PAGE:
What I want to focus on more this morning is the pattern we see in Jesus’s words and thoughts. It’s a pattern that gives us a window into how Jesus sees the world we live in. And I want to suggest that it is a pattern that also shows us how we should view the world we live in.

The pattern we see is that Jesus keeps looking at the world and seeing metaphors of divine realities.

It happens four times in our text. First, in verses seven through fifteen. Jesus is at a well, he is thirsty for water, and then once he focuses on water he seems to jump from thinking and talking about physical water to thinking and talking about receiving salvation and the Holy Spirit, which he refers to as “living water.”

Then, in verses sixteen through twenty-six the conversation shifts to marriage. And while the connection is not made as explicitly, we should note that again, the conversation seems to quickly jump from marriage to the relationship between God and his people, two things that the Bible links together a number of times in the Scriptures.

Then, third, in verses thirty-one through thirty-four the topic of food comes up and Jesus jumps from a statement about physical food to speaking of doing God’s work by obeying his word, which he refers to as “food” the disciples do not know about.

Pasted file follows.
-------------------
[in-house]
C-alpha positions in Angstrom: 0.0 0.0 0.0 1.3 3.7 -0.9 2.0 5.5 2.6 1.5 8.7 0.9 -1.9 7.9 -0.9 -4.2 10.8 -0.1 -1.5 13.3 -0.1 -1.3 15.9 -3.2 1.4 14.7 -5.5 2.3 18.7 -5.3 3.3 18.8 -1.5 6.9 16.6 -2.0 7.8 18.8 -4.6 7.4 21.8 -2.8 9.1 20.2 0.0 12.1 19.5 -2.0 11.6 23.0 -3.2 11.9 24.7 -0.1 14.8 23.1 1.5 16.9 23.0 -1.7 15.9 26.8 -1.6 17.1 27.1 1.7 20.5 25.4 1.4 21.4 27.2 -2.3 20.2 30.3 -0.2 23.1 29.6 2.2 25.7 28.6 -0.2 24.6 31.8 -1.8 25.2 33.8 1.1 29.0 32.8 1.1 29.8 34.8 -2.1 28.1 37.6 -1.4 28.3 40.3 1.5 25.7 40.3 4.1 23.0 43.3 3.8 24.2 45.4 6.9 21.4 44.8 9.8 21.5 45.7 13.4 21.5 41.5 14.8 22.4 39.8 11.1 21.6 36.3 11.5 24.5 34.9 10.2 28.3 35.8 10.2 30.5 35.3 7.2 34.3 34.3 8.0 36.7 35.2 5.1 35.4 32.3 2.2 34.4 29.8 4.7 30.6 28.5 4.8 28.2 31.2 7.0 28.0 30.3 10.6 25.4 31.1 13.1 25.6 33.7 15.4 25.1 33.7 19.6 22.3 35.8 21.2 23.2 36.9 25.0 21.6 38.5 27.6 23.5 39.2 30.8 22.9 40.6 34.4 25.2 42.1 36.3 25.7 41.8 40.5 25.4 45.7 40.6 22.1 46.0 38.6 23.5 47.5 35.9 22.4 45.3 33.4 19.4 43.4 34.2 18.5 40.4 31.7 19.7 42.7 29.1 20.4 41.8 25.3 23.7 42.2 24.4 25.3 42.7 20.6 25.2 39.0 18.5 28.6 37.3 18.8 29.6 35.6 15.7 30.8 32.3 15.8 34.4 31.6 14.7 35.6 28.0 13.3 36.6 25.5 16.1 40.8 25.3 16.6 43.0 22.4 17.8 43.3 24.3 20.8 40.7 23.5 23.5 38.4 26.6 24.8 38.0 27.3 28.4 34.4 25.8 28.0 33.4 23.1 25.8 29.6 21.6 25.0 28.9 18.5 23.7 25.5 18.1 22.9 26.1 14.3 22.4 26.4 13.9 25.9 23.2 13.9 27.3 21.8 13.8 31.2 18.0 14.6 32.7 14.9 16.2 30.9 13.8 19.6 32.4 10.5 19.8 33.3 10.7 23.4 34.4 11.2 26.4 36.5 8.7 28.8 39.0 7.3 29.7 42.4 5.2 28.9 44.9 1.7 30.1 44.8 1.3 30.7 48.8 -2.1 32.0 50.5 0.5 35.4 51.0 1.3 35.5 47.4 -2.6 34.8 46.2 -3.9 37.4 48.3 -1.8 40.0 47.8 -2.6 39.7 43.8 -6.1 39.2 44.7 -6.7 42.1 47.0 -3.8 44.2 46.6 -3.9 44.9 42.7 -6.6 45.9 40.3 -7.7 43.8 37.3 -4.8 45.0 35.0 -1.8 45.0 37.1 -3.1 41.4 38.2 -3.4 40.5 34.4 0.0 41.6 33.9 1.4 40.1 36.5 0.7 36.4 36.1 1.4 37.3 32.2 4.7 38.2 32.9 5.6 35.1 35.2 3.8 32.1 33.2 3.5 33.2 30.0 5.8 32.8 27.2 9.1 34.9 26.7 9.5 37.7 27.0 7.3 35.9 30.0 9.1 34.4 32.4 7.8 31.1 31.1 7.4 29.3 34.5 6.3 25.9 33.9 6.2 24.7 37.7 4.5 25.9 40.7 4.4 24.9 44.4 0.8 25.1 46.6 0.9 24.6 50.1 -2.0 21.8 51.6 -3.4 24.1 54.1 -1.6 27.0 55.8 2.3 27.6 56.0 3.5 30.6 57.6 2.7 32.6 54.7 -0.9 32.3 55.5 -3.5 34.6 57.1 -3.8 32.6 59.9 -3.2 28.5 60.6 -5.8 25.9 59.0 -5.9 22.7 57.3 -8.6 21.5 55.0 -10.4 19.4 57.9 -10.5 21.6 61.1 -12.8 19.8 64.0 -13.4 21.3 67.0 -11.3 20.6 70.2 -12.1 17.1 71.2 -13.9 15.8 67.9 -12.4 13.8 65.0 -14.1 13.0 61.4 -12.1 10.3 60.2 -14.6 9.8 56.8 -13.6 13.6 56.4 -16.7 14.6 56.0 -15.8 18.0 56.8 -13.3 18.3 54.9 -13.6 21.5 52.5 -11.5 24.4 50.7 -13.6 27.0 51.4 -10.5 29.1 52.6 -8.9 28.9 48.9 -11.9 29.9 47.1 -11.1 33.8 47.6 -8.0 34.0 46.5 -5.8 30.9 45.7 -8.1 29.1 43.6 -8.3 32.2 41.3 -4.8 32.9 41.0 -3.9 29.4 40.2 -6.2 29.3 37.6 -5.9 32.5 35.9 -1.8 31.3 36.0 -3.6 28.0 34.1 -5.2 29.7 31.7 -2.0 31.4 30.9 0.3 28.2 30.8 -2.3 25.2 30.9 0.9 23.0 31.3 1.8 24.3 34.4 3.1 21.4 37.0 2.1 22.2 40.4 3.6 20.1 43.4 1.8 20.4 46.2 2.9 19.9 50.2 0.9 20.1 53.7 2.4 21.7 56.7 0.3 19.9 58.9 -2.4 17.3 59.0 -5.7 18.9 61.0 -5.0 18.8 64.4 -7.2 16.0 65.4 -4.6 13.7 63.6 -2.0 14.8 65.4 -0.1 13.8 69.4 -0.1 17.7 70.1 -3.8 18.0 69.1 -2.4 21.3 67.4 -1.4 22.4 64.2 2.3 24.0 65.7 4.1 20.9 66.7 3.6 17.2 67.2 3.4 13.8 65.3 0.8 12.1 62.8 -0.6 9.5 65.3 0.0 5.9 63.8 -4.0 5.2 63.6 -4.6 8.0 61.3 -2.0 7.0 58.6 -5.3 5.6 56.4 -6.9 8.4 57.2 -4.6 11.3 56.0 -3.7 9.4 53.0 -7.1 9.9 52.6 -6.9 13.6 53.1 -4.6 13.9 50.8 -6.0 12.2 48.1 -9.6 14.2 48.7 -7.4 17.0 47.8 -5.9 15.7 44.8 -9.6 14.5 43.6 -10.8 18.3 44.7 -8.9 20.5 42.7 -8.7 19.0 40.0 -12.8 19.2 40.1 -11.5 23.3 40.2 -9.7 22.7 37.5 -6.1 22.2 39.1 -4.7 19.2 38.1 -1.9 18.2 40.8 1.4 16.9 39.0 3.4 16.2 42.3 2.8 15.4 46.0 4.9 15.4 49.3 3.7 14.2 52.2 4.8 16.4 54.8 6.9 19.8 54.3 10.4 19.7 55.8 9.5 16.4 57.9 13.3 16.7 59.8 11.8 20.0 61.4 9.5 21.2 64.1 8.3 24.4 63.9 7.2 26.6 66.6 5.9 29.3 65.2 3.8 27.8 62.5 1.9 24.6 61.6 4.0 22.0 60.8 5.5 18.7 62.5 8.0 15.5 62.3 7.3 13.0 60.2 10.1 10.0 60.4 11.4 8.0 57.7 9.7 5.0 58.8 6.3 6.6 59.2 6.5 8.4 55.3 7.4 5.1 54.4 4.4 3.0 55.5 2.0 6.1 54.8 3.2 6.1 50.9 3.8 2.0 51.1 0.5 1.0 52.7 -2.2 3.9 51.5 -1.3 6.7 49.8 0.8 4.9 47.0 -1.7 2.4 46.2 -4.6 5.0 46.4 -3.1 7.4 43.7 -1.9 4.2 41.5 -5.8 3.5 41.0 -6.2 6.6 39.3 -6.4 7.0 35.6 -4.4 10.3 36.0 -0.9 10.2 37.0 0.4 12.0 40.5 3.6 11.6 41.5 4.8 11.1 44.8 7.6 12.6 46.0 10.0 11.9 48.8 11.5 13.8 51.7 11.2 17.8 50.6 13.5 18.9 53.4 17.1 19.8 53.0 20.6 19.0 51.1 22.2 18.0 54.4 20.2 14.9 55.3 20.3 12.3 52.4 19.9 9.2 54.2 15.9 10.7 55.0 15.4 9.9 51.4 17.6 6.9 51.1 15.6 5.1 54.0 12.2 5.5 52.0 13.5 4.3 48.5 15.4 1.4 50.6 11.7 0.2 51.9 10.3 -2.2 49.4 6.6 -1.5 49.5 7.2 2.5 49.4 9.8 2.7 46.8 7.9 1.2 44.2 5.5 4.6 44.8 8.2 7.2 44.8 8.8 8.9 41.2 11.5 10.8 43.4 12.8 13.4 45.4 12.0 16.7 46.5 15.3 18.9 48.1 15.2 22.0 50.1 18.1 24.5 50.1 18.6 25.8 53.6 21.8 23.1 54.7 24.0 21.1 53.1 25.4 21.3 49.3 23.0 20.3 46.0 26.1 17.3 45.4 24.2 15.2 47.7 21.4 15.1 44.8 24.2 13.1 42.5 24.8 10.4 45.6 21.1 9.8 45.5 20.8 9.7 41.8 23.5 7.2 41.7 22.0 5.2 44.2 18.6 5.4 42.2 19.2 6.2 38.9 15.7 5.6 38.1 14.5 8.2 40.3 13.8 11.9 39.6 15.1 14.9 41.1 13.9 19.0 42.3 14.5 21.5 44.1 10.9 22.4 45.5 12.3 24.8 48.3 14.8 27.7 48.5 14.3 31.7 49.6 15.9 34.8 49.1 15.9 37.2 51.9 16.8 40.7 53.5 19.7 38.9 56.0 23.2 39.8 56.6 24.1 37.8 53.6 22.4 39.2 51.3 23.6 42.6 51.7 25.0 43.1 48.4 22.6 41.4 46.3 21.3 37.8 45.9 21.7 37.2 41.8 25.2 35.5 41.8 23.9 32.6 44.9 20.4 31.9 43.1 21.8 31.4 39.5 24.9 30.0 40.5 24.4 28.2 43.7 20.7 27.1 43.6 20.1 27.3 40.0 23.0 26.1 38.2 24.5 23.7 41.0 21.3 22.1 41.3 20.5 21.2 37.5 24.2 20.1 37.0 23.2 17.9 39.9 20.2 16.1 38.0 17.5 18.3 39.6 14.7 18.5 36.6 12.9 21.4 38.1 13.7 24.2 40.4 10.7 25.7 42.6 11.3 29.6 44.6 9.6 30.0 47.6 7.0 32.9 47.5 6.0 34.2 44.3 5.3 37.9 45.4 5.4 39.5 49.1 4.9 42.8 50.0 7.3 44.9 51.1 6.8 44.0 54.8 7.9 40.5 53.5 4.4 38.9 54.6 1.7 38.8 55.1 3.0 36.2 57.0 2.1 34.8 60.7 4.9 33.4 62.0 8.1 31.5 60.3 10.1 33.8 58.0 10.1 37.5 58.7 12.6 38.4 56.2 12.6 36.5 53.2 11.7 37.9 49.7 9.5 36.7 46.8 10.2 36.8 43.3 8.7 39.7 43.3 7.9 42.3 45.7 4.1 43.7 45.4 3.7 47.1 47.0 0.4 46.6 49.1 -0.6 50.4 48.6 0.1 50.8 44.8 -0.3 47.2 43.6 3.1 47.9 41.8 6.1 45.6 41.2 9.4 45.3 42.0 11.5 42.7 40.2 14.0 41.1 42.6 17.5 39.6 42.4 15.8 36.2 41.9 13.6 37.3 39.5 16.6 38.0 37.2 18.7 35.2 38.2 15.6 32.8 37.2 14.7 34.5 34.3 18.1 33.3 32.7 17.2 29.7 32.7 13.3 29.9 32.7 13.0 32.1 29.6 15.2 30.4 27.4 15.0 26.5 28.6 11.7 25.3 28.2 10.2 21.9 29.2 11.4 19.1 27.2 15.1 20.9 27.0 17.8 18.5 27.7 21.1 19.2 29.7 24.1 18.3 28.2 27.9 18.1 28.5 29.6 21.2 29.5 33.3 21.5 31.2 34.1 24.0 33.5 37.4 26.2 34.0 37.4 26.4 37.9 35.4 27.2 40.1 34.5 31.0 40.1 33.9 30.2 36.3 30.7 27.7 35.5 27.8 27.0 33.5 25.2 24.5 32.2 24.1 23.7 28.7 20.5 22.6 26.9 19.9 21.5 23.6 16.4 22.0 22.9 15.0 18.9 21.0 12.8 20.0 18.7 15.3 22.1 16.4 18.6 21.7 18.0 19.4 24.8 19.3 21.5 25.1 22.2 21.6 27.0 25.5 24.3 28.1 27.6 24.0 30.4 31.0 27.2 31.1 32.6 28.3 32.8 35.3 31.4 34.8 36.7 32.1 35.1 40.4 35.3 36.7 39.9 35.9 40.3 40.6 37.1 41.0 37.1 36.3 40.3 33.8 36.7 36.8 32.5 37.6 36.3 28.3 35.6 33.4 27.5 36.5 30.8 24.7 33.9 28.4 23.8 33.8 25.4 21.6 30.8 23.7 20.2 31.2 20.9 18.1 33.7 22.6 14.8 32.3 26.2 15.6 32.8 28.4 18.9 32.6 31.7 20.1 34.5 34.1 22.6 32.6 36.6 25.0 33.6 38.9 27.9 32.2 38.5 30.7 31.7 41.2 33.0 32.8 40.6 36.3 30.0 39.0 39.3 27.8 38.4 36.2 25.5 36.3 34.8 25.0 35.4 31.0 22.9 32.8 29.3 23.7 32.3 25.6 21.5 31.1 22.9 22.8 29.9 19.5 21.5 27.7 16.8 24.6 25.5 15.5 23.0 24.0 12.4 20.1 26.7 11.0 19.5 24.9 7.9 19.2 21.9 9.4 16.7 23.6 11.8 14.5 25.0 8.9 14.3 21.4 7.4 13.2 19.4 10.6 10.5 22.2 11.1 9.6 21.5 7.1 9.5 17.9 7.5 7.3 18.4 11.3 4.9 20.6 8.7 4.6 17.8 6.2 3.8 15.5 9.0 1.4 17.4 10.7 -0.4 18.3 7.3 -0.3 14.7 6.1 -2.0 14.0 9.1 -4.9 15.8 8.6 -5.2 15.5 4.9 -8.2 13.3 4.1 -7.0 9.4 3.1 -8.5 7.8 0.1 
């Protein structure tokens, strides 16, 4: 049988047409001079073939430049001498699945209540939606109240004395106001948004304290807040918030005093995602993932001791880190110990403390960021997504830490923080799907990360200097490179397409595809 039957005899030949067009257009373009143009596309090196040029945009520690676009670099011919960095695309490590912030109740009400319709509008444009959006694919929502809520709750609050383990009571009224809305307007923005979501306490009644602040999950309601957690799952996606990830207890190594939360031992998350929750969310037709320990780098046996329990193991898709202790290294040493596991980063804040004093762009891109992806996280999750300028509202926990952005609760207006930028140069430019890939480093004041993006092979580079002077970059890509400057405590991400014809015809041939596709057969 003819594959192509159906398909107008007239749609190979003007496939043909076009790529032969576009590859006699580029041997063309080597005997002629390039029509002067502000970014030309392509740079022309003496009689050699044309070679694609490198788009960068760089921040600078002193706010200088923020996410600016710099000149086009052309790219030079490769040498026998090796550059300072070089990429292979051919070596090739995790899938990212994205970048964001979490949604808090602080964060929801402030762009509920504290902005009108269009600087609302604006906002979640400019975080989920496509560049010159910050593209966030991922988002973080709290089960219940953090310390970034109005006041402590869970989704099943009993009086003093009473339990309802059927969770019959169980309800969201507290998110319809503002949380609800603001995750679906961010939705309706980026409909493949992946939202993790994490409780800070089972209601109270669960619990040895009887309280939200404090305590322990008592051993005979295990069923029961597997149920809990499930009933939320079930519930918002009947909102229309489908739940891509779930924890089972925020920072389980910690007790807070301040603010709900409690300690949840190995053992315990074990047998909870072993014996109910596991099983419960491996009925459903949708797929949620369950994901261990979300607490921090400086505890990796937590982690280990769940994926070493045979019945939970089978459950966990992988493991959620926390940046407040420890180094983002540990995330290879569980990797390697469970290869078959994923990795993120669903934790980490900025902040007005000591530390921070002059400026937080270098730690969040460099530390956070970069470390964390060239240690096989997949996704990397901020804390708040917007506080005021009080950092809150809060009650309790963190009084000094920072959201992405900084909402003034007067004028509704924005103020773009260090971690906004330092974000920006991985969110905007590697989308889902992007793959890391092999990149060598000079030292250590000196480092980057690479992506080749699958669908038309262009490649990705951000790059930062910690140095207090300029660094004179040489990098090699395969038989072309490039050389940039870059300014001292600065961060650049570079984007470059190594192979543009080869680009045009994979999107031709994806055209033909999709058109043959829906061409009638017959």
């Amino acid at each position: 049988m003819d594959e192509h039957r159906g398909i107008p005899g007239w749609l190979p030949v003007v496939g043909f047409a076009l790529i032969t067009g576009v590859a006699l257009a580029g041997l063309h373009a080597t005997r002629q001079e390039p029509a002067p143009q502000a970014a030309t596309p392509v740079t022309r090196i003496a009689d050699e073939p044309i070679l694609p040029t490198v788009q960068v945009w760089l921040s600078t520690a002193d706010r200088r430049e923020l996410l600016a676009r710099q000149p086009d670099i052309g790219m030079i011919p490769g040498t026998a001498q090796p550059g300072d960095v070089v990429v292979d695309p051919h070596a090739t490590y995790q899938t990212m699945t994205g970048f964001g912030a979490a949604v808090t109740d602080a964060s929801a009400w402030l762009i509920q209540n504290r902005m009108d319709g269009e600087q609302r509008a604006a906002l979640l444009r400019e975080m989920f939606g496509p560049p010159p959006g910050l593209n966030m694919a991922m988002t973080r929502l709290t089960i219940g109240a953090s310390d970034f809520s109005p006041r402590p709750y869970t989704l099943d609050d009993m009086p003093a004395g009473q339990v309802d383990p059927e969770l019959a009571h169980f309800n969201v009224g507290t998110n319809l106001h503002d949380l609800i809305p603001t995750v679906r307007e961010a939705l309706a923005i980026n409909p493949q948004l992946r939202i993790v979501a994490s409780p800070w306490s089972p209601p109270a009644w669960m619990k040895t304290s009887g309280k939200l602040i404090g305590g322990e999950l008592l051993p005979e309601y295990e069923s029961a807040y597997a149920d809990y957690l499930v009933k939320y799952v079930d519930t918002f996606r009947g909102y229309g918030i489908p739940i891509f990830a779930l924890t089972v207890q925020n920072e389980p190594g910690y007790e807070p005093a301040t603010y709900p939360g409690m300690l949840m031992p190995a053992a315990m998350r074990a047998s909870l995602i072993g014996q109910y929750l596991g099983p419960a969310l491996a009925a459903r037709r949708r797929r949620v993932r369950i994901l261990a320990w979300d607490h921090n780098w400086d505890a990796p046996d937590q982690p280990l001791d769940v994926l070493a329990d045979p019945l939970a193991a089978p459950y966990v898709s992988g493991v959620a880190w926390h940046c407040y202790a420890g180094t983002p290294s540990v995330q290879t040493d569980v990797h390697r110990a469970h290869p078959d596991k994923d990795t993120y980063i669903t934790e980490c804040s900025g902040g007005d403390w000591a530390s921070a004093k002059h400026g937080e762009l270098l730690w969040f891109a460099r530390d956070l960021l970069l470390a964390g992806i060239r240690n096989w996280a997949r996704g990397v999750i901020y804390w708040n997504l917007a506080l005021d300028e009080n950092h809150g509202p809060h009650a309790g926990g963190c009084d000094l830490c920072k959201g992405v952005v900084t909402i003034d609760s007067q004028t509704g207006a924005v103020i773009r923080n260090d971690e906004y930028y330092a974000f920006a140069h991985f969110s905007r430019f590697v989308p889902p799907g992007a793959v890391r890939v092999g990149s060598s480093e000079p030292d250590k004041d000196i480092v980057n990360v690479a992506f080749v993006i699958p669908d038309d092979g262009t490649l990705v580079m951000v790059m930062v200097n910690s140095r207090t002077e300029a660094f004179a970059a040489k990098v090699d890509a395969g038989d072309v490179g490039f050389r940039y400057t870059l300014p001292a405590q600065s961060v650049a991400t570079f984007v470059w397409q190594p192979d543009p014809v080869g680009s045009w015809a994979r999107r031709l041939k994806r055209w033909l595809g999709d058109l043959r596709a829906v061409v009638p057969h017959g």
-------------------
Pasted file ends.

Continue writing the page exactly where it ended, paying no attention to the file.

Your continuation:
And fourth and finally, in verse thirty-five, reflecting on the harvest and the harvest time, Jesus begins talking about fields of crops and jumps from literal fields and harvests to talking about ministry and the growth of the kingdom of God, which he also speaks of as a harvest.

In this passage you can’t seem to keep Jesus on the simple topic in front of him – he keeps jumping from the world around him to metaphors about God and God’s work.

Jesus looks at the world … and sees metaphors. He seems to see metaphors everywhere. Every object that comes up in this passage: water, marriage, food, fields – each one in the mind and mouth of Jesus quickly becomes a metaphor about God and God’s kingdom.

Now … in some ways Jesus is not alone in this sort of a pattern of thought. Some people see metaphors in things more readily than others do. In the case of most other people, we might notice this pattern in someone and chalk it up to personality and a creative imagination, and then move on.

But to do that here would be to not take into account what John, earlier in this Gospel, has already told us Jesus is.

As Jesus looks over creation and sees one metaphor after another, John has reminded us, back in chapter one that Jesus is not just some observer of the created world … he has told us that this same Jesus is the Maker of this created world. Back in chapter one we read, concerning Jesus that “All things were made through him, and without him was not any thing made that was made.”